Your meta data should be rich in natural keywords that correspond to search strings created by consumers who are interested in your products. If, for example, your brand deals with holistic wellness, the meta data for your website should include commonly searched phrases and words that deal with holistic wellness and its many subcategories. You want your website to be viewed by search engine algorithms as an authoritative and informative source for interested consumers. It is important to note that search engines do NOT use meta data like meta descriptions and meta keywords for the ranking process. Rather view these tags as a way to further substantiate and strengthen your message to the consumer.

The Content Factor

The meta data on your site is not the only thing that dictates your perceived clout as an industry leader. The content you post on your website is the most important inbound marketing strategy you can adopt. Unless you are consistently posting informative and interesting content that corresponds to your industry, consumers who are searching for your products and services will never find their way naturally to your website.

Captivate and Hold Attention

It’s not enough, however, to simply captivate the attention of consumers who are already interested in and searching for your brand’s products and services. Consumers today have very short attention spans. For example, a consumer may be interested in purchasing a new area rug. When he has decided to buy a rug, he begins by Googling “cheap area rugs” and reading the search results page for hits. He will likely click on three to five search result listings in the space of about five minutes before landing on a page that holds his attention. It’s impossible to nail down exactly why consumers make a split-second negative decision about a webpage before moving on to the next search result listing, but the aesthetics and content likely play an enormous role.

If your website looks cheap, consumers are going to assume that your content, information, and products are equally cheap. Customers are becoming very adept at evaluating the merit of websites based on a few instantaneously evaluated factors. Improve the aesthetic appearance of your website, clean up the home page, choose stylish and sophisticated fonts, and create an attractive and modern logo, and you’ll improve the chances of keeping customers on your website after they find you.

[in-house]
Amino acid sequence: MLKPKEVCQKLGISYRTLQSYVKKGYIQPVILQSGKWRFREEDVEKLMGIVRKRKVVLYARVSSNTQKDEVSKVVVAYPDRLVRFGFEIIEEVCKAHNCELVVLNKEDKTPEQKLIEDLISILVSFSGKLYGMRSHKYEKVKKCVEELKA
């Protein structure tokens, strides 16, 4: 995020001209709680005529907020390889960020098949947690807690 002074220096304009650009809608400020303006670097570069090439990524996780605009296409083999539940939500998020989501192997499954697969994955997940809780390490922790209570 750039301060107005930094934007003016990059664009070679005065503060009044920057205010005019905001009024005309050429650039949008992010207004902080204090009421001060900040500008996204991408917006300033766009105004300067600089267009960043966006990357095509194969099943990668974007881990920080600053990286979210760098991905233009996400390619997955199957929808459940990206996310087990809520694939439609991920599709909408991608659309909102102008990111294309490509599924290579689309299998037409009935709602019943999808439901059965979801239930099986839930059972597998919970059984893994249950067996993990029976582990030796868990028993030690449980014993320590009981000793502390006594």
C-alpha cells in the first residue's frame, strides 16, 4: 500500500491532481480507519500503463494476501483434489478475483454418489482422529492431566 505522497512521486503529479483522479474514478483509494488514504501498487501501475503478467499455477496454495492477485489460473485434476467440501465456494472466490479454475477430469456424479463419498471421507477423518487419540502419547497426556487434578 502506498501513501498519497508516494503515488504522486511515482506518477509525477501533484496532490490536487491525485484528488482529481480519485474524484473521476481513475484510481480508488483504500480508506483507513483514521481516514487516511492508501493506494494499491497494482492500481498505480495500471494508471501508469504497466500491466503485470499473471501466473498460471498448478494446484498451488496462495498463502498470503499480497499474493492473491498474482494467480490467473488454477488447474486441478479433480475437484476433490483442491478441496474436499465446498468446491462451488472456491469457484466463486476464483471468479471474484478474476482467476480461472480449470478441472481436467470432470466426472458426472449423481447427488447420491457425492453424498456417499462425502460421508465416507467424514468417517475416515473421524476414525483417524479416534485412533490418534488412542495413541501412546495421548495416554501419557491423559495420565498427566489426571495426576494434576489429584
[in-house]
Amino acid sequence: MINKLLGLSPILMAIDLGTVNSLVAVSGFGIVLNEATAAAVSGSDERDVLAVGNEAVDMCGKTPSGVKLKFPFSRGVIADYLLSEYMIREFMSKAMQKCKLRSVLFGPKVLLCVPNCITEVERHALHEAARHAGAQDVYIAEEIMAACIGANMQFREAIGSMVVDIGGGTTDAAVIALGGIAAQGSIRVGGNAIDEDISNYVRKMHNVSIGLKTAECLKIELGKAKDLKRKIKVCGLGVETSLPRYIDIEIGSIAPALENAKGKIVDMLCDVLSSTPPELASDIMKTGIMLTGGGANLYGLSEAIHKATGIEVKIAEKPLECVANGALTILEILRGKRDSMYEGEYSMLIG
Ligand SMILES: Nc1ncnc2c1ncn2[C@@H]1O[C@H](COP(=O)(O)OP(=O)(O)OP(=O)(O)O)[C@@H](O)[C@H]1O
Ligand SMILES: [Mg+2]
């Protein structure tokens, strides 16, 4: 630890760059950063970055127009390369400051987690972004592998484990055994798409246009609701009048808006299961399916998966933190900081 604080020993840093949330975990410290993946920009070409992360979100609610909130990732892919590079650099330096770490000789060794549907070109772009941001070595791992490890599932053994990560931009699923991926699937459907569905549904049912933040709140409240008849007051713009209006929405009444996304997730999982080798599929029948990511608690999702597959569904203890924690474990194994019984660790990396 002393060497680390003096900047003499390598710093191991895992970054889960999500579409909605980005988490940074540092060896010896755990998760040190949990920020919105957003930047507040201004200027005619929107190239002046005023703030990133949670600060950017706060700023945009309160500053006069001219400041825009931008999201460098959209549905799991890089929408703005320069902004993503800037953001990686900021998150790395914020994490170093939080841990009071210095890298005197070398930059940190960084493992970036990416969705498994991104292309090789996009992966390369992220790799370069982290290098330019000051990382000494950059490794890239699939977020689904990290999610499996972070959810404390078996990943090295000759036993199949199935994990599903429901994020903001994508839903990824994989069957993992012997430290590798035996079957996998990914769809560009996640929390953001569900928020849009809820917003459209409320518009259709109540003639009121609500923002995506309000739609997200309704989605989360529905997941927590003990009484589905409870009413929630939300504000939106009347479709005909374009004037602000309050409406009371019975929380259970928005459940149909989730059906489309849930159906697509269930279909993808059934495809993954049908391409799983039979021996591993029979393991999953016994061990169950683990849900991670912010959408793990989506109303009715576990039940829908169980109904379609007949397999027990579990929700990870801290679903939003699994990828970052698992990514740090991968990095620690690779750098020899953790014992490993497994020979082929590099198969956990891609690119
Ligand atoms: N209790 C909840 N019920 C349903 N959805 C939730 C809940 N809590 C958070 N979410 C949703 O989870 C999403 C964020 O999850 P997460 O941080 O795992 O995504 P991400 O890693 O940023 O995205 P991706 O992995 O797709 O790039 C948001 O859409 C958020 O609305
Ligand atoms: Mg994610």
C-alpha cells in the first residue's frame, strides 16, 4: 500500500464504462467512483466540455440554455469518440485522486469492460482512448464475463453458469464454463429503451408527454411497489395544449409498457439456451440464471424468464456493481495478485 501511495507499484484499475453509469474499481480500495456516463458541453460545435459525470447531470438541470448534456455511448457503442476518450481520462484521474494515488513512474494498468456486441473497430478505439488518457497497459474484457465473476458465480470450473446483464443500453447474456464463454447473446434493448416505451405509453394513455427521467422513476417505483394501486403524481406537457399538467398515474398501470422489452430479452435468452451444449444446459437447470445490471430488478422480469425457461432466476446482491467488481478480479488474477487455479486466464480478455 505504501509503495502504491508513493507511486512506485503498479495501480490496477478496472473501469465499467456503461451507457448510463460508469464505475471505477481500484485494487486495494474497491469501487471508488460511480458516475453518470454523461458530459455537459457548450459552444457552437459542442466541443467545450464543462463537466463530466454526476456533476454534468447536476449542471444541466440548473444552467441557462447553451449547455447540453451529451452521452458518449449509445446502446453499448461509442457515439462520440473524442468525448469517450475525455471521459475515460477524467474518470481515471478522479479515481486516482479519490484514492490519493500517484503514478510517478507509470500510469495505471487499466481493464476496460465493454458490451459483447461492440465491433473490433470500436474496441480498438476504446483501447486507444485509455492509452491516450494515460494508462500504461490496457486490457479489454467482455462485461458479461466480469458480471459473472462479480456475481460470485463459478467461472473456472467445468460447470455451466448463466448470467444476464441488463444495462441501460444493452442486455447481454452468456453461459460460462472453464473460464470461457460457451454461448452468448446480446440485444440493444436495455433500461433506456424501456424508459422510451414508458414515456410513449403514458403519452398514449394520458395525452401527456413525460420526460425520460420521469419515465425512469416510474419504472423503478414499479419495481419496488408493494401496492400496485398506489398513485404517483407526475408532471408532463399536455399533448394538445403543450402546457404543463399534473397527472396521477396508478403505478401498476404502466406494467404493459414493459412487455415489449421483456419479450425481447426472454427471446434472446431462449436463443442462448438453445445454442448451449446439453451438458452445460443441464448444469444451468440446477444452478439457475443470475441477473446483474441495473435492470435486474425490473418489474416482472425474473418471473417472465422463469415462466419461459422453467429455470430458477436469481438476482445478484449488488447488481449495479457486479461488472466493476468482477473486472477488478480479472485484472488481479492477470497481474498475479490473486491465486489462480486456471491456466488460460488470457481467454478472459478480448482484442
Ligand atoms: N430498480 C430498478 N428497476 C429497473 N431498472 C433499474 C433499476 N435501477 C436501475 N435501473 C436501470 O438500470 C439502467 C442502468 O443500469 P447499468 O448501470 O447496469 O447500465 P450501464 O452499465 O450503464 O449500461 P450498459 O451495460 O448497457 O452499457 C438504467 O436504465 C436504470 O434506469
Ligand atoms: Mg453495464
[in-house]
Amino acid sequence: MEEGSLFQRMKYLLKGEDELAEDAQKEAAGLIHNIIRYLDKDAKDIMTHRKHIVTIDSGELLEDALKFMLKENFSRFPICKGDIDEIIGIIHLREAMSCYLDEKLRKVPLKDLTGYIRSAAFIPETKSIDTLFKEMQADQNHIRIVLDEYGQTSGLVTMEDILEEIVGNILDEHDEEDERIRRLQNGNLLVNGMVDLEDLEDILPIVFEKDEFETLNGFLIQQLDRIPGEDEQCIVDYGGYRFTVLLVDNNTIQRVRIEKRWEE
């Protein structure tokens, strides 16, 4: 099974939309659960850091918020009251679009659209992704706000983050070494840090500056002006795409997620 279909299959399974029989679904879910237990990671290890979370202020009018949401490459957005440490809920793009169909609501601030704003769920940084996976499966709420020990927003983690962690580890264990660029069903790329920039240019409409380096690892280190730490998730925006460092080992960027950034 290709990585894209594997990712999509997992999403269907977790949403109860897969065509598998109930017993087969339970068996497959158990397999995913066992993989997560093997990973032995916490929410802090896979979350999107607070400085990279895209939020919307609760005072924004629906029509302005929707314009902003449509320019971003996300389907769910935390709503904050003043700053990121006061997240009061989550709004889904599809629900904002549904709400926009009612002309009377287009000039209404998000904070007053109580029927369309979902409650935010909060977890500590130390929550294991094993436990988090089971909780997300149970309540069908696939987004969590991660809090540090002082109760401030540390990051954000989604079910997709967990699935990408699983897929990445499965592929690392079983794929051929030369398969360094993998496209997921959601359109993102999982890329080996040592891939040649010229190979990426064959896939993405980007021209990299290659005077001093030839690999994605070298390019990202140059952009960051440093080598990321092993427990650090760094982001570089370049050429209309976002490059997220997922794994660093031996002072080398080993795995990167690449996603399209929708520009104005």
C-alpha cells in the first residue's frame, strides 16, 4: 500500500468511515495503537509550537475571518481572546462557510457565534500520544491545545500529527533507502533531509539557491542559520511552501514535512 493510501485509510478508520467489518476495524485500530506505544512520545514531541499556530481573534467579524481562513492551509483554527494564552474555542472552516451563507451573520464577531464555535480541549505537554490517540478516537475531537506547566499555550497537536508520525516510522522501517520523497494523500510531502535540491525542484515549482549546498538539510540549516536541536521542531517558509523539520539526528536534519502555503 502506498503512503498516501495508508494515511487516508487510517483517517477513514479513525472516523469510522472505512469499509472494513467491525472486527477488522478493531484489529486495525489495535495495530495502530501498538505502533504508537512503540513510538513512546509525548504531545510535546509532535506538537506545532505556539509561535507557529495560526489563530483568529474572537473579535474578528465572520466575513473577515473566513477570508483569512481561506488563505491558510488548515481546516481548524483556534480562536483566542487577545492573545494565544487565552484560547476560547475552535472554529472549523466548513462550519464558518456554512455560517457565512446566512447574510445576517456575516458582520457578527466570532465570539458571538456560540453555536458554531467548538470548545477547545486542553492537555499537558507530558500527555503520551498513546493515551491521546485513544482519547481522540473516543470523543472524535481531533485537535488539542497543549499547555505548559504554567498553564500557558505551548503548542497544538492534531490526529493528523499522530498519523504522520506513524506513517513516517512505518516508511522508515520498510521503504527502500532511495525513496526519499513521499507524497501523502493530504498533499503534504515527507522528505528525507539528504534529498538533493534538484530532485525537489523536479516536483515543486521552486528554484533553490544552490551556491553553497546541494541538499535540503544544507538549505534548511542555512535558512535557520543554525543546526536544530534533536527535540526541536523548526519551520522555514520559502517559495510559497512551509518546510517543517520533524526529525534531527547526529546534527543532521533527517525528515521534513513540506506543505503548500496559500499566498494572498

The content on your website needs to work with the aesthetics to keep customers browsing. The goal of the content on your site is to guide consumers through the conversion funnel. At the top of this “funnel” is where consumers land when they reach your page through a search engine. The top of the funnel is wider to accommodate a large number of consumers. Very few of these consumers will sink to the bottom of the funnel and make a purchase, but your responsibility as a brand is to help lead them to a purchase decision.

Inbound marketing can draw thousands of consumers to your website: consumers who are already interested in the products and services you are providing. Instead of mass-marketing products to a large population of disinterested consumers, you can establish your brand as an industry leader and product expert. Then, you can simply watch as consumers are drawn to your web presence because of your authority and perceived expert status. Inbound marketing requires patience and time, but it has the potential to be one of the most effective marketing strategies you will ever use.